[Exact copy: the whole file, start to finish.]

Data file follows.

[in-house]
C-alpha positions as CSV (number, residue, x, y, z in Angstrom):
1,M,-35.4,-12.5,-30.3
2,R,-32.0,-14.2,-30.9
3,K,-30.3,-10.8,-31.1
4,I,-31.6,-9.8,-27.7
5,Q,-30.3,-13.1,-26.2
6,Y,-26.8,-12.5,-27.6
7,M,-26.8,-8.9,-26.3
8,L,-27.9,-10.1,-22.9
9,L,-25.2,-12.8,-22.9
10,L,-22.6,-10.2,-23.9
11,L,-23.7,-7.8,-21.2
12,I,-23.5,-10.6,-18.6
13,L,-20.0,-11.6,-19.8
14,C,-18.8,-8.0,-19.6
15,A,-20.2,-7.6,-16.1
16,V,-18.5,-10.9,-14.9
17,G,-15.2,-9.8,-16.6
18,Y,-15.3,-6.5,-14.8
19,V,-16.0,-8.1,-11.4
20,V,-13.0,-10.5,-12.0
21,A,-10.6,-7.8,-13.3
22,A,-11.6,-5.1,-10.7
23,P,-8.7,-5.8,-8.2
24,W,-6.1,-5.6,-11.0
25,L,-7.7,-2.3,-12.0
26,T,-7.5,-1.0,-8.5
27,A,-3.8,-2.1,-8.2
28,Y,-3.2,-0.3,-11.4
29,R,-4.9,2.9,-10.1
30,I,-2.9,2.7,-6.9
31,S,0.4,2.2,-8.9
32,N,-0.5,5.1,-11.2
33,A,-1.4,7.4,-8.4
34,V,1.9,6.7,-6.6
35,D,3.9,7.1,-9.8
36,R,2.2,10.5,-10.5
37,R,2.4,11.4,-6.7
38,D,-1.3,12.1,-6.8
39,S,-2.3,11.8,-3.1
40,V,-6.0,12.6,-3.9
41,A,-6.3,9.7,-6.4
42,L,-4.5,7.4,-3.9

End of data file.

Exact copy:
[in-house]
C-alpha positions as CSV (number, residue, x, y, z in Angstrom):
1,M,-35.4,-12.5,-30.3
2,R,-32.0,-14.2,-30.9
3,K,-30.3,-10.8,-31.1
4,I,-31.6,-9.8,-27.7
5,Q,-30.3,-13.1,-26.2
6,Y,-26.8,-12.5,-27.6
7,M,-26.8,-8.9,-26.3
8,L,-27.9,-10.1,-22.9
9,L,-25.2,-12.8,-22.9
10,L,-22.6,-10.2,-23.9
11,L,-23.7,-7.8,-21.2
12,I,-23.5,-10.6,-18.6
13,L,-20.0,-11.6,-19.8
14,C,-18.8,-8.0,-19.6
15,A,-20.2,-7.6,-16.1
16,V,-18.5,-10.9,-14.9
17,G,-15.2,-9.8,-16.6
18,Y,-15.3,-6.5,-14.8
19,V,-16.0,-8.1,-11.4
20,V,-13.0,-10.5,-12.0
21,A,-10.6,-7.8,-13.3
22,A,-11.6,-5.1,-10.7
23,P,-8.7,-5.8,-8.2
24,W,-6.1,-5.6,-11.0
25,L,-7.7,-2.3,-12.0
26,T,-7.5,-1.0,-8.5
27,A,-3.8,-2.1,-8.2
28,Y,-3.2,-0.3,-11.4
29,R,-4.9,2.9,-10.1
30,I,-2.9,2.7,-6.9
31,S,0.4,2.2,-8.9
32,N,-0.5,5.1,-11.2
33,A,-1.4,7.4,-8.4
34,V,1.9,6.7,-6.6
35,D,3.9,7.1,-9.8
36,R,2.2,10.5,-10.5
37,R,2.4,11.4,-6.7
38,D,-1.3,12.1,-6.8
39,S,-2.3,11.8,-3.1
40,V,-6.0,12.6,-3.9
41,A,-6.3,9.7,-6.4
42,L,-4.5,7.4,-3.9